Today we all describe the world as getting smaller and more connected. I would describe myself as socially savvy, so I decided I had better start a blog. I plan to Share, Connect, Create and Inspire… the bits that I believe will spread joy.
I am on the “Big 3” of 2017. Facebook. Twitter. LinkedIn.
For me, the place for friends and family, my leisure time space
The Big Daddy of the social world. Around 32 million user accounts in the UK. That’s been pretty steady for around three years now. Meaning that 78% of over 18s in the UK use Facebook at 78%.
Stats: the largest demographic is the 20-29 year olds, clearly showing that it’s not just everyone’s Mum using Facebook these days.
With organic post reach now sitting at around a measly 10%, the major area of interest for businesses using Facebook now is the development of new types of advertising, and the fluctuation in cost. This year we’ve seen enhancements or new introductions in ever more sophisticated ad targeting – Lookalike Audiences, Dynamic Ads and a whole suite of options around remarketing to website visitors. For smaller businesses, anecdotally it seems as though the cost of reaching the standard 1,000 eyeballs, or achieving a good volume of link clicks, is on the increase. This may be partly due to the more targeted types of advertising being more costly, which is not unreasonable if the results match up to their promise.
For me, a blend of pleasure, friends and business, news and fun
Twitter provided a stats update mid-2016 which gave a global MAU figure of 313 million, and 79% of those accounts being outside the US. That would be sufficient to keep them ahead of Instagram in the global rankings, just.
Research says 45% of UK Online Adults using Twitter, with 37% of those account holders logging in daily. The same research reports a surprisingly young demographic, too: 64% of users are 18-29, 57% 30-49, and 33% 50-61. The more affluent citizens are also over-represented on Twitter, with 62% in the 48K+ household income bracket – bearing in mind that the median UK household income this year was just over £26k.
If you’re interested in how people are actually using Twitter, there’s a really good, and up to date, report here from the BBC. There seems to a relatively small number of highly active users dominate in terms of posting content – 1% of accounts are responsible for 20% of all tweets, and 85% of all tweets are accounted for by just 15% of total accounts.
The number of actual tweets sent each day has remained almost constant since 2013, despite increases in monthly active users. So, if you’re planning a campaign on Twitter, be aware that there are a *lot* of users out there who read but never post!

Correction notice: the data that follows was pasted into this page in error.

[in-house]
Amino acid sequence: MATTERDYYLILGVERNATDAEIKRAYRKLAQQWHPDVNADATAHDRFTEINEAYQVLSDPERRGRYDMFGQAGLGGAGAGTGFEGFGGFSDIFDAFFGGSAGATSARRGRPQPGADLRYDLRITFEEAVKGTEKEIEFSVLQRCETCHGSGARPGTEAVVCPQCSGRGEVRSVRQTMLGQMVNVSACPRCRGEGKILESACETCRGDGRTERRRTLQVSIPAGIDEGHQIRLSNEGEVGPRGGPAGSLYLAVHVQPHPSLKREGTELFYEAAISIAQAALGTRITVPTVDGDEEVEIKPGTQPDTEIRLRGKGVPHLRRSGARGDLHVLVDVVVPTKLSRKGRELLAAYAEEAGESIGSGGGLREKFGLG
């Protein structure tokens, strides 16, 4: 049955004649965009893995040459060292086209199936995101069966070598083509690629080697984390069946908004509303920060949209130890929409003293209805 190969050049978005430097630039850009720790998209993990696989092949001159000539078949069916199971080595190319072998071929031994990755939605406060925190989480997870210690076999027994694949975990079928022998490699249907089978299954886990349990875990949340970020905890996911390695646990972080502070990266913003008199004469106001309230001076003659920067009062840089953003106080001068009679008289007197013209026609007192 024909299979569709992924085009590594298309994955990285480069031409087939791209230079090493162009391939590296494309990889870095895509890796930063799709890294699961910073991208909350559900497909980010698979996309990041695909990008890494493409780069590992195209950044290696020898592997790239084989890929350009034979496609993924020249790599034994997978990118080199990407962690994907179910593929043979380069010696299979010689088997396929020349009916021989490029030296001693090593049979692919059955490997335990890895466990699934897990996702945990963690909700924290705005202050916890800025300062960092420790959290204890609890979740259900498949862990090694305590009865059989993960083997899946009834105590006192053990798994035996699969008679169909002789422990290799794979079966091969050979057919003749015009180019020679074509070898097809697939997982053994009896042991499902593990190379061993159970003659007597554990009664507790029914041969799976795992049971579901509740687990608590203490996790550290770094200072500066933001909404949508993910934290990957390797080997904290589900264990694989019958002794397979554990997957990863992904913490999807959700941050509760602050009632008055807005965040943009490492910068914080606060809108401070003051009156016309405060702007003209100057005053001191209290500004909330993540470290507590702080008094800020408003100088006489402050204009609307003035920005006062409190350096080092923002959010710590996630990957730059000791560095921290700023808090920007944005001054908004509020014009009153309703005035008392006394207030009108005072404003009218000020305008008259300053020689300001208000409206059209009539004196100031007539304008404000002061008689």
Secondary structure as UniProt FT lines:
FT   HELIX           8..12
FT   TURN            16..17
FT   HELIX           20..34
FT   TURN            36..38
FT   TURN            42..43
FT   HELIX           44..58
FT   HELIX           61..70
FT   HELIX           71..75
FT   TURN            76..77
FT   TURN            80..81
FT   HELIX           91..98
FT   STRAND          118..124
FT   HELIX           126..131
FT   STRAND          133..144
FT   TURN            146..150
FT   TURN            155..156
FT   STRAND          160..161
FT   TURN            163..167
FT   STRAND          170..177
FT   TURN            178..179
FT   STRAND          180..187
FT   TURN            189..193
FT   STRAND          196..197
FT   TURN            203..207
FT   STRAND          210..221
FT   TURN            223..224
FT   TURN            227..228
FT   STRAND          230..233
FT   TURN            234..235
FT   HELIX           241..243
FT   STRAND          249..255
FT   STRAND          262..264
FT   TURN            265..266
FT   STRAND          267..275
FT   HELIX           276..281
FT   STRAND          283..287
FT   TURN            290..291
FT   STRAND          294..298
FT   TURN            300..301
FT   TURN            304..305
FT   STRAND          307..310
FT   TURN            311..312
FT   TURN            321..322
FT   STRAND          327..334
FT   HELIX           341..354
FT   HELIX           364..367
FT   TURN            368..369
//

For me, my professional social scene for colleagues and business
Like all the mature sites, LinkedIn’s growth is also slowing, but there is still some growth. In 2016 the figure stood at of around 19 million UK users; 2017 is at 21 million. You can see LinkedIn’s own global figures here.
Like my account, the average user uses LinkedIn very different to the way Facebook’s average user uses Facebook. And that’s why you won’t see too much emphasis on metrics such as “monthly active users” or time spent on the site in an average month. Unless they are actively job hunting, or actively using LinkedIn as part of their job role (think Enterprise software sales execs), we believe that most people who are registered with LinkedIn, don’t necessarily touch that account for weeks at a time.
For me, my least used, remember to take a photo! A photo says 1,000 words…
Instagram stats 14 million Monthly Active Users in the UK, from a global MAU figure of 300 million. The global figure was updated in December 2016 to an impressive 600 million, but it would basically be a total guess as to whether the UK’s growth has kept pace with the global growth.
It’s hard to tell at this point whether Instagram is continuing to cannibalise Twitter’s market, particularly among the younger demographic – that seemed to be the case in previous years. For me it lacks the native “retweet” function and inability to include links etc
29% of UK adults use Instagram, which would give us a figure around the 19 million mark. 64% of users as being under 30 similar to Twitter. Even more interestingly, Instagram has something of a peak in the higher income brackets (though not as much as Twitter does); 46% of users reported a household income of over £48k per annum.
From a general strategy point of view, Instagram has joined Facebook and Twitter this year in filtering which of your followed accounts’ posts you actually see. That seems a clear pointer that in the not too distant future, you can expect to be paying Instagram for any kind of guaranteed reach at all, in the same way we now have to pay for reach on Facebook.